Recognition of the pervasiveness of trauma—including sexual assault—in the United States has inspired clinicians to strengthen their ability to provide trauma-informed care to all patients. There are 4 core principles of trauma-informed care: first, to acknowledge the widespread experience of trauma; second, to recognize the signs and symptoms of trauma; third, to minimize the potential for inadvertent retraumatization; and fourth, to respond with appropriate action and support.8 Because at least part of this patient’s trauma history is already known, Dr A can use the third and fourth principles to guide her approach with T.

According to the third principle, to prevent retraumatization, Dr A should avoid asking unnecessary details about the assault and should keep in mind that every sexual assault survivor is unique and may respond differently during recovery. If a physical exam is indicated, Dr A should ask for consent beforehand and ask what would make the exam more comfortable for the patient. Relative to the fourth principle, Dr A must provide an empathetic response to T and verbally acknowledge her situation (eg, “I’m so sorry this happened to you. My job is to support patients who have experienced sexual assault, and I hope to be a helpful resource for you”). A qualitative study of survivors of sexual assault demonstrated that survivors highly prioritized having a clinician who emphasized empathy, confidentiality, validation, and individual agency during their visits.9 After expressing empathy, Dr A can focus on T’s current concerns and use those concerns to guide her recommendations (eg, “I am here to listen and help in any way I can. What would be most helpful for you today?”). Dr A can inquire about T’s perception of her vulnerability to future assaults by this or any other perpetrator. The answer to this question could both guide Dr A’s connecting her to resources for ensuring she has a safe place to stay and help gauge her interest in taking PrEP for ongoing exposure risk. Best practices for trauma-informed care enable the patient’s preferences and needs to guide the visit and permit the clinician to share resources and provide support.

PEP and PrEP

After establishing a safe, trusting environment, Dr A can discuss with T the differences between PEP and PrEP for HIV. PEP is a medication strategy to help prevent HIV acquisition after possible exposure and is recommended for individuals after either sexual assault or consensual sex. The recommended regimen for PEP is a 28-day course of 3 antiretroviral medications typically used to treat HIV.5 PEP must be initiated within 72 hours of the exposure; appropriate care includes initial and follow-up HIV testing. PEP has been shown to significantly decrease the risk of HIV seroconversion in observational studies and in animal models, although its precise effectiveness is difficult to quantify.5 PrEP is an HIV prevention strategy initiated before exposure and is available for individuals with ongoing risk, including those who have received one or more courses of PEP within the past year.10 Numerous studies have supported the efficacy of oral PrEP, reporting a 78% to 90% reduction in HIV infections in heterosexual cisgender women with sufficient adherence.11,12 Patients prescribed PEP who have concern for potential ongoing exposure can be safely transitioned to PrEP after completion of their PEP course.5 Taking PrEP does not need to be a lifelong commitment; recommended PrEP duration is based on how long the patient remains at risk for HIV acquisition and can be safely stopped when the patient is no longer at risk. While on PrEP, patients should be seen periodically in clinic for monitoring.5,10 Both PEP and PrEP regimens are generally well tolerated, and development of drug resistance and serious side effects is rare.5 These treatments are not mutually exclusive and can be combined for HIV prevention.5,10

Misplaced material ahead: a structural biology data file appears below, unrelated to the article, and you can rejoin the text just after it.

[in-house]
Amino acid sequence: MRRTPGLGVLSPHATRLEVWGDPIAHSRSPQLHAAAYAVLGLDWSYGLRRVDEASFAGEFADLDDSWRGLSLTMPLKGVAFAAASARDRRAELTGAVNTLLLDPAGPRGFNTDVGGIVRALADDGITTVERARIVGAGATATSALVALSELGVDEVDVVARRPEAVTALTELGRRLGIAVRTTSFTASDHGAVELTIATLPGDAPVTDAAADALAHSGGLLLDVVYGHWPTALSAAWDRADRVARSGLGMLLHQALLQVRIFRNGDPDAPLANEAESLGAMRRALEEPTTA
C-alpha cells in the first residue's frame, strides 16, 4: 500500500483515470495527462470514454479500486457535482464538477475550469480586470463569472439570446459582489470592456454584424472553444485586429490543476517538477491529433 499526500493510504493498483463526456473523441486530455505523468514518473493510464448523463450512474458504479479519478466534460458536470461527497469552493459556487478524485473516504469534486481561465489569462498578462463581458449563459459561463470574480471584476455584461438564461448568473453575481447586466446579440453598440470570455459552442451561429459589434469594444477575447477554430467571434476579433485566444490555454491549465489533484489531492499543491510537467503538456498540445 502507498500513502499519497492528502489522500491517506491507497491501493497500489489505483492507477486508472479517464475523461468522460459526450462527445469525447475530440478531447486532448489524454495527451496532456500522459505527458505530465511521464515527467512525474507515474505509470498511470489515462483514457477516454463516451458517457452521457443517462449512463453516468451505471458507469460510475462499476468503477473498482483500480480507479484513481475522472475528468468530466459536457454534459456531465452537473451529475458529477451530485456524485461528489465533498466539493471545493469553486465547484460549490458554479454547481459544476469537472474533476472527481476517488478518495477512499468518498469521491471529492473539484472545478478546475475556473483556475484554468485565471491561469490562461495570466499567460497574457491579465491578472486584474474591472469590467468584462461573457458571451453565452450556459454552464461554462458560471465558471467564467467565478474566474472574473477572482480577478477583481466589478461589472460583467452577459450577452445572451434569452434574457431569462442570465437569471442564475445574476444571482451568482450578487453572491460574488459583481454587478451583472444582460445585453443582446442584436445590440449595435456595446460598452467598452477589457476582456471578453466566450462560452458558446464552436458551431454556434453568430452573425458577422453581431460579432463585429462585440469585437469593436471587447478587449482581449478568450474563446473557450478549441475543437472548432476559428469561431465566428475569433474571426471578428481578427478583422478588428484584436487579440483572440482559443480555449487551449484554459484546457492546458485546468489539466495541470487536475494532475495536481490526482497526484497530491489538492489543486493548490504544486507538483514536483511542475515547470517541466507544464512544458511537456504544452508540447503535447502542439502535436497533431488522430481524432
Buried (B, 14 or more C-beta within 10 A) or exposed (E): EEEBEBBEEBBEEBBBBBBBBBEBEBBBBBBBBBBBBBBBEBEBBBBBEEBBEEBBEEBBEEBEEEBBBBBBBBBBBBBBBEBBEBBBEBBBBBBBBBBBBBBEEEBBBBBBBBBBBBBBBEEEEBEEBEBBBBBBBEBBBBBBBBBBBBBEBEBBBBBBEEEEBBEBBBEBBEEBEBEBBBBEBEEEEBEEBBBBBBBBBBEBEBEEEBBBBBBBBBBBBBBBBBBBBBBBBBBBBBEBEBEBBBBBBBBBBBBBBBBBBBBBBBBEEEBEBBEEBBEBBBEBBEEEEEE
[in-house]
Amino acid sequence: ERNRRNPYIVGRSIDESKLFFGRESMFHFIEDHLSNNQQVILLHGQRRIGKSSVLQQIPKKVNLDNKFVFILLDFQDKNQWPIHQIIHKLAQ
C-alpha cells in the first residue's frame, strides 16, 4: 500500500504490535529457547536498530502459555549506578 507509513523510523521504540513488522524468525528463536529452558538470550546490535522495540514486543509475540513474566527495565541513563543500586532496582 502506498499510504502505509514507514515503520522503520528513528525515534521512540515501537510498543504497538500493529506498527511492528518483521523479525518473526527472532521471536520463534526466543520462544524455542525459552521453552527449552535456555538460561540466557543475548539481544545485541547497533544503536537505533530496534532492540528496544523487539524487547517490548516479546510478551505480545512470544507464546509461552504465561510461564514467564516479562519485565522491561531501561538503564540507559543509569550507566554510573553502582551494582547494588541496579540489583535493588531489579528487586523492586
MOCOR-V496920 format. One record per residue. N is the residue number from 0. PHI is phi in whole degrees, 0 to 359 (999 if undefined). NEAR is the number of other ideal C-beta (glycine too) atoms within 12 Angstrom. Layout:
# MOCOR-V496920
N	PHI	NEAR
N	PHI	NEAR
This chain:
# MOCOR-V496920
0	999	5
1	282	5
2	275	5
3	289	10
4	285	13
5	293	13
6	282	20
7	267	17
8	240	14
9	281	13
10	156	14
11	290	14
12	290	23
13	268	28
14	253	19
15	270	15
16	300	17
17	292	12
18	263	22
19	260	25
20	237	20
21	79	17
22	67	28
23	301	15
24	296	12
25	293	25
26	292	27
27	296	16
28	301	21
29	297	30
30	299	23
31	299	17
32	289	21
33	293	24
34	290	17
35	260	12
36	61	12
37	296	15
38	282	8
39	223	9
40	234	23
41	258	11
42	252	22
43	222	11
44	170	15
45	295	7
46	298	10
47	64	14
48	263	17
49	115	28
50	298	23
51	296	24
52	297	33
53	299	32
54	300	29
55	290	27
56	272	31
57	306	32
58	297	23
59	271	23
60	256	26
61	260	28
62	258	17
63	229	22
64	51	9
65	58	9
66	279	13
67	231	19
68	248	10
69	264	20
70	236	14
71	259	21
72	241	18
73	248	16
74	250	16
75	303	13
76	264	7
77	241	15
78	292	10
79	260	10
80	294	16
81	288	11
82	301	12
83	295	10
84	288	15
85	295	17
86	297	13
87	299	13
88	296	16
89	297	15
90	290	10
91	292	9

Some clinicians might view offering PrEP to T as inappropriate because this option does not address the root cause of her predicament or diminish her risk for future sexual assault. The central flaw in this viewpoint is the assumption that T’s risk environment can be changed. Victims of sexual assault are often unable to simply remove themselves from risk; keeping herself safe is likely not entirely within T’s control. Clinicians are unable to control many elements of patients’ risk environments but can offer strategies to help patients protect themselves from dangerous or threatening circumstances. Common strategies for patients include connecting with groups that support rape survivors, reaching out to trusted family members and friends, seeing a mental health professional for counseling, and engaging in self-care activities. Offering resources as part of trauma-informed care can help Dr A provide holistic care and demonstrate awareness that PrEP does not address the root causes of T’s plight. Discussing both PEP and PrEP with T would empower her with options to decrease her risk of HIV acquisition, even if other aspects of her current situation might not be completely within her control. In our view, the best approach to determining whether T will take PrEP in the future is for Dr A to offer the option and engage in a process of shared decision making with T. Some patients might view PrEP a means to protect themselves that helps them regain some control in a risk environment, while others might consider it to be an unwelcome continual reminder of sexual assault. If T indicates that she is not prepared to discuss or make a decision about PrEP at the initial visit, Dr A should arrange a follow-up visit to discuss PrEP before the end of the PEP course.